It’s a gullwing! One that won’t cost you millions! This 1990 Toyota Sera—a right-hand-drive, three-door hatchback coupe that was a Japanese-only production car—was one of 16,000 or so examples built from 1990–95. It’s propelled by a 1.5-liter engine that produces 110 horsepower, which is plenty considering it weighs only 2000 pounds.
In 1925, Crosley Corporation was the largest manufacturer of radios in the world. Not the largest radios, mind you, but the largest manufacturer of radios. In other words, Crosley was well versed in the notion that sometimes big things come in small packages. An attempt to create the same automotive success worked for a few years before the little Crosley lost momentum—and eventually its place in the market to the more popular Volkswagens. This Crosley is one of 2289 convertibles built for 1941. Restored to factory specifications, it is powered by a 13-hp, two-cylinder air-cooled engine and finished in yellow paint and red interior. The odometer shows 25,625 original miles.
Despite its diminutive size, Fiat’s Topolino had a significant—shall we say, big?—run, as more than 500,000 were built from 1937–55. One of the smallest cars in the world when it was introduced, it was officially named the 500 but soon took on the nickname Topolino, which translates to Little Mouse. In addition to its tiny features, the car’s fender-mounted headlights resemble Mickey Mouse ears—a look that is accentuated with this car’s gray-black paint combination. (Pre-auction estimate is $15,000–$25,000.)
Thanks to its elongated body, the Bantam 750 Derivazione is shaped more like a beetle than, well, a Beetle. Produced from 1956–59, the Derivazione was the first steel-bodied Fiat sedan modified by Abarth, which added a more powerful engine, larger radiator, close gear ratios, slotted 12-inch steel wheels, Jager Tachometer, 90-mph speedometer, and Abarth badging.
There’s more to this Fiat-Abarth than cuteness. Arturo Merzario drove it on behalf of the Abarth & Cie racing team from 1967–69, in events like the 4 Hours of Monza and several European Touring Car Championship races. The current owner acquired the 1000 TC in Italy in 1987 and had it shipped to his home in South Africa, where it raced until 1997. He later relocated to British Columbia, where the Abarth continued to compete on tracks in the Pacific Northwest. The TC’s 68-hp, 982-cc OHV inline-four is ready for its next challenge, and for $80,000–$100,000 you can to decide what that will be.
Offered in several body styles, the Trasformabile—with a sliding fabric roof panel that opens to the sky—is arguably the coolest. Styled by Luigi Rapi, an estimated 10,000 examples of the Bianchina (in three series) were produced from 1957–62. This right-hand-drive version was sold new in South Africa and brought to the U.S. by an American missionary. It recently underwent a sympathetic restoration that included a repaint in the car’s original red and cream. A little car with a substantial price tag, the Trasformabile is expected to sell for $50,000–$70,000.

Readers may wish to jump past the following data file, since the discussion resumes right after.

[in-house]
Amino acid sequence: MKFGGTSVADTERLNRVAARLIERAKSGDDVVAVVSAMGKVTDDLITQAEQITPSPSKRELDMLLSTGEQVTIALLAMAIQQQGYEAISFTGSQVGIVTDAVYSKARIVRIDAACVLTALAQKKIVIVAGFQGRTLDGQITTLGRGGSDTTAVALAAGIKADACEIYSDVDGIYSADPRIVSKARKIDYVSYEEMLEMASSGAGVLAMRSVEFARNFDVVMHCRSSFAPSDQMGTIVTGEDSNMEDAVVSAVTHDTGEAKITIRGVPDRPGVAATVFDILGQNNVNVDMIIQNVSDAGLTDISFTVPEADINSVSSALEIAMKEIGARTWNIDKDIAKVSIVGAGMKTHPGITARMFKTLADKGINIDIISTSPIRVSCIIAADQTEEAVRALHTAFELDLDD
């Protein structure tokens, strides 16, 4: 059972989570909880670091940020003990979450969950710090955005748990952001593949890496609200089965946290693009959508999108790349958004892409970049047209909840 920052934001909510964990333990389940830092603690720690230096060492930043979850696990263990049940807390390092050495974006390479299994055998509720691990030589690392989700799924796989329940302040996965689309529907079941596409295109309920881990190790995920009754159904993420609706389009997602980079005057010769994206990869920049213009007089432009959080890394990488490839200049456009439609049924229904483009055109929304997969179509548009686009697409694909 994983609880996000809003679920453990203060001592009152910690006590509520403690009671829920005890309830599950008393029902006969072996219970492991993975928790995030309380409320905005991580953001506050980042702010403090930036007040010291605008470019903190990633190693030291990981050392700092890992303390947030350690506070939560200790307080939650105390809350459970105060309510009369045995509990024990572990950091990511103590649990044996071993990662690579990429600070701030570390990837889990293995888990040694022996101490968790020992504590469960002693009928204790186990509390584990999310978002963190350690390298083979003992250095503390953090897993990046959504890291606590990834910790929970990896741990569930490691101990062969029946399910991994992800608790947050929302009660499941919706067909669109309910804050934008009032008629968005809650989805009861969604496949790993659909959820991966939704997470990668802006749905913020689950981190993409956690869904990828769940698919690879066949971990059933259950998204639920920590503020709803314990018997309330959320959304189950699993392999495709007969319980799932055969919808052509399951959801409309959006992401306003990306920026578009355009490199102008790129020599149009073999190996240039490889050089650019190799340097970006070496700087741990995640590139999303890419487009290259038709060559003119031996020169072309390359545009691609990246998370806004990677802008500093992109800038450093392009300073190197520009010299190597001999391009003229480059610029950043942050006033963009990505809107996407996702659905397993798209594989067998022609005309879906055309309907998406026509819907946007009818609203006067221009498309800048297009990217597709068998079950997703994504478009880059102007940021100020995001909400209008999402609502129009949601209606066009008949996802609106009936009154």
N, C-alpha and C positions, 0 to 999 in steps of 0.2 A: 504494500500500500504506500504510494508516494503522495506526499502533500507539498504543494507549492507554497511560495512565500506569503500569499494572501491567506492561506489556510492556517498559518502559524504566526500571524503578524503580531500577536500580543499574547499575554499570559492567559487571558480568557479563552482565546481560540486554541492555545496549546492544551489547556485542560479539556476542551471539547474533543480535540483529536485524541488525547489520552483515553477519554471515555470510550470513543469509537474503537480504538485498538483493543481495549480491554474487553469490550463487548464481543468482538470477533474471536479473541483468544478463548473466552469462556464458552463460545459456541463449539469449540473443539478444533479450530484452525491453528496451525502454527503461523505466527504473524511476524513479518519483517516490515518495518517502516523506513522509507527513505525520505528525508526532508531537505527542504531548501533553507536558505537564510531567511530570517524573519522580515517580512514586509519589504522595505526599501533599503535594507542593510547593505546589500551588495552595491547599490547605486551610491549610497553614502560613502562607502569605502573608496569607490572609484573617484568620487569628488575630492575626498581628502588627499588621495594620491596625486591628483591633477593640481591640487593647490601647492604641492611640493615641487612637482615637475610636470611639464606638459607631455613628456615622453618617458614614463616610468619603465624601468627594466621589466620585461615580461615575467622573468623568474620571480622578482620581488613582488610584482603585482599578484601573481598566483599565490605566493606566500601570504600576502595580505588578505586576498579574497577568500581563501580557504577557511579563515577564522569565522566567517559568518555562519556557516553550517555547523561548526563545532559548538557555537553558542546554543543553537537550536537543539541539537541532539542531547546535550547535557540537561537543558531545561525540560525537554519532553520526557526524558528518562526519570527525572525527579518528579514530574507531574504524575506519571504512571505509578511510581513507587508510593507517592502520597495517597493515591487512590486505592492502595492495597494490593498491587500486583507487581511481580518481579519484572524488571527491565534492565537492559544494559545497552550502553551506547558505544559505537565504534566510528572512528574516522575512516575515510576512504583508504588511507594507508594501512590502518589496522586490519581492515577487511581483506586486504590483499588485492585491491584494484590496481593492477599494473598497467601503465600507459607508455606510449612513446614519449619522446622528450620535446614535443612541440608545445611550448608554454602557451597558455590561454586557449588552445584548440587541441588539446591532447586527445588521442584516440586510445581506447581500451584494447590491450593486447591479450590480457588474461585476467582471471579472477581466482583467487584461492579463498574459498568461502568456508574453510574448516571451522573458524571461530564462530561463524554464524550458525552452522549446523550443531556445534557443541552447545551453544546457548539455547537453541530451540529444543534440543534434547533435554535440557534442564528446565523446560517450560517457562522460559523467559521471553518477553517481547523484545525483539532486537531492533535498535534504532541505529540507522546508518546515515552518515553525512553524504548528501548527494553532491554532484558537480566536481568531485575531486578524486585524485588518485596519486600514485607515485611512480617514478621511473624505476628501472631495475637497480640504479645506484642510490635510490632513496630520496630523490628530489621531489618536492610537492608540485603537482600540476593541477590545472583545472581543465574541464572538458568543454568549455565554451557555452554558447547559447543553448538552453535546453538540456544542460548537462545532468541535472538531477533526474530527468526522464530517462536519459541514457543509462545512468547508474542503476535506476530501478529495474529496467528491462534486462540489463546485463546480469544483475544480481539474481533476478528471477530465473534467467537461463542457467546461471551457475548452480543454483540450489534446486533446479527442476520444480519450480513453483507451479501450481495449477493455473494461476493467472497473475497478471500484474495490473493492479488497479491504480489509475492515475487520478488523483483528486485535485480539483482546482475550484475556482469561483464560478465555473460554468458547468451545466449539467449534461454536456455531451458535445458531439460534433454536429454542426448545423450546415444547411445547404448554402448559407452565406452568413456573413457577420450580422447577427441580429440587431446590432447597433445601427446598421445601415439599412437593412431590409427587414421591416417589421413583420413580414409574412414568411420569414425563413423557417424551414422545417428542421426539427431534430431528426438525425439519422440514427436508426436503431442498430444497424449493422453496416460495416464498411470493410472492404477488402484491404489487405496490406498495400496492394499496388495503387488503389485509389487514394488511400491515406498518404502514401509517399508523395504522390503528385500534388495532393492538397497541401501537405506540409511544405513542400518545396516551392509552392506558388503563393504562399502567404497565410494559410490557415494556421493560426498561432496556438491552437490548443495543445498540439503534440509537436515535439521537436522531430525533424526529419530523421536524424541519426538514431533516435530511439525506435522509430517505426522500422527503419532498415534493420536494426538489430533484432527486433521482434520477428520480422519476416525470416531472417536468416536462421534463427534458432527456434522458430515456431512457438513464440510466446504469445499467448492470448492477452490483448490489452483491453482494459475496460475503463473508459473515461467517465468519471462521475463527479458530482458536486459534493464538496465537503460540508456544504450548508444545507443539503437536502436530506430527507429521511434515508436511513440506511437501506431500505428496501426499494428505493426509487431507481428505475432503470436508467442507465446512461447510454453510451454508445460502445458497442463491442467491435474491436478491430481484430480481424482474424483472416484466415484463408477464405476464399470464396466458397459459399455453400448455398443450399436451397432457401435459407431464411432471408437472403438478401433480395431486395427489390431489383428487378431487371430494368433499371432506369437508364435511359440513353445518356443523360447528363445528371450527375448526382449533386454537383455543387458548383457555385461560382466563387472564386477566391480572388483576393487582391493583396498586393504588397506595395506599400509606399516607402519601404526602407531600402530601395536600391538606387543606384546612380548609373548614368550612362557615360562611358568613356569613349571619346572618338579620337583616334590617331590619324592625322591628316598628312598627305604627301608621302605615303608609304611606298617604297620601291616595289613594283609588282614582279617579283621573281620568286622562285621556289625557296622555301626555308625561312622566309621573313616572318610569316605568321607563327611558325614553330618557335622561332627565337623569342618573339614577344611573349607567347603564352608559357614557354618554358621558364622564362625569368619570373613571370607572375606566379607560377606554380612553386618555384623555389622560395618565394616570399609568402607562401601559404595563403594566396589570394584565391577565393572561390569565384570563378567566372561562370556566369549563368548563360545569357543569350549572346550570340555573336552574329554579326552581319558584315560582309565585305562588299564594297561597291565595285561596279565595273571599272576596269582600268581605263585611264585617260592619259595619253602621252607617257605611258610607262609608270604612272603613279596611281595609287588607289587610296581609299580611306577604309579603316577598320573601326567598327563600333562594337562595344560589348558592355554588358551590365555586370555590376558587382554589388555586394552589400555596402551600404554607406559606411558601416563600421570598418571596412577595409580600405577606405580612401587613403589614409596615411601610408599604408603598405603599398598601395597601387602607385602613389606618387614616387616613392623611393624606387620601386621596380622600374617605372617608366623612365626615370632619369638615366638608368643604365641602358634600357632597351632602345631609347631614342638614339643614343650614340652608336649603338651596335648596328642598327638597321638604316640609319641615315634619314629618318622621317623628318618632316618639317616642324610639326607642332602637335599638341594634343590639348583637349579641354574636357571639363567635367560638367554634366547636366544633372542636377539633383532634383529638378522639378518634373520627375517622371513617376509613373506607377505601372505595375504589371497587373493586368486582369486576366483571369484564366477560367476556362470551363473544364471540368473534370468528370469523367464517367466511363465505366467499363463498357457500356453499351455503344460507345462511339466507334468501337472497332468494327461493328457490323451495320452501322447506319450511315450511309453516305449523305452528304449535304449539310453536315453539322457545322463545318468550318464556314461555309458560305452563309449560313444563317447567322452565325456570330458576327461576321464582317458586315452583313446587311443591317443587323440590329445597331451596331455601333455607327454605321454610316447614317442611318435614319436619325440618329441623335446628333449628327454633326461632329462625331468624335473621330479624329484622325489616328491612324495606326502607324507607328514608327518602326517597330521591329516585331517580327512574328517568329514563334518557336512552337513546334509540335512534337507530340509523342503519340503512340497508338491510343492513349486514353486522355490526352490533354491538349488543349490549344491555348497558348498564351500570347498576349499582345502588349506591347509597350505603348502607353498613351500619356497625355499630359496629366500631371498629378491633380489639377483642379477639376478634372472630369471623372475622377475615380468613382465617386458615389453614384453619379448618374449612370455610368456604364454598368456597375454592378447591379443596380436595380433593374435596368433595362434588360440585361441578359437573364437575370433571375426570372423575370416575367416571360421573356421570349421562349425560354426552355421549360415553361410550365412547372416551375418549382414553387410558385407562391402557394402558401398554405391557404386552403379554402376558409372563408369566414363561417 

Produced in limited numbers for the U.S. market, Morris Minor quarter-ton pickups aren’t common, certainly not in this condition. Once part of a large museum collection, this example underwent a comprehensive restoration that included body, chassis, and suspension, and an upgraded 1275-cc four-cylinder engine. Painted Dove Gray with red interior and topped with a canvas canopy over the bed, this turn-key truck is ready to roll.
The poster child for microcars, the Isetta 300 is perhaps the best-known “cabin scooter” built in the 1950s and ’60s. It features a side-hinged single door that opens at the front (the steering wheel and dashboard are attached to the door), roll-top sunroof, and fixed side windows. This one is powered by a BMW single-cylinder, four-stroke, 247-cc motorcycle engine, replacing the original's noisy two-stroke motor. Pre-auction estimate is $20,000–$30,000.
One of fewer than 50 hand-built examples, this extremely rare Fiat Moretti 500 is also extremely cool. With the dashing good looks of a sports car, the two-seater is powered by a 650-cc inline-four that generates about 50 hp. After living most of its life in Italy, it was completely restored before coming to the U.S. in 2005. It carries an estimate of $20,000–$30,000—not bad for such a unique vehicle. If you decide to pass, good luck finding another one.
With airplane-like styling penned by aircraft engineer Fritz Fend, the Messerschmitt KR200 stands out in the microcar crowd—both then and now—and is highly sought after by collectors. That includesAmerican Pickers star Mike Wolfe. This fabulous Rose-and-black example is a bit of a hot rod, as its single rear wheel was replaced with a two-wheel configuration that required the addition of rear fenders. It also has a 600-cc two-stroke engine sourced from a Trabant 601 and tuned to 35 hp. The custom ’59 has a pre-sale estimate of $45,000–$65,000.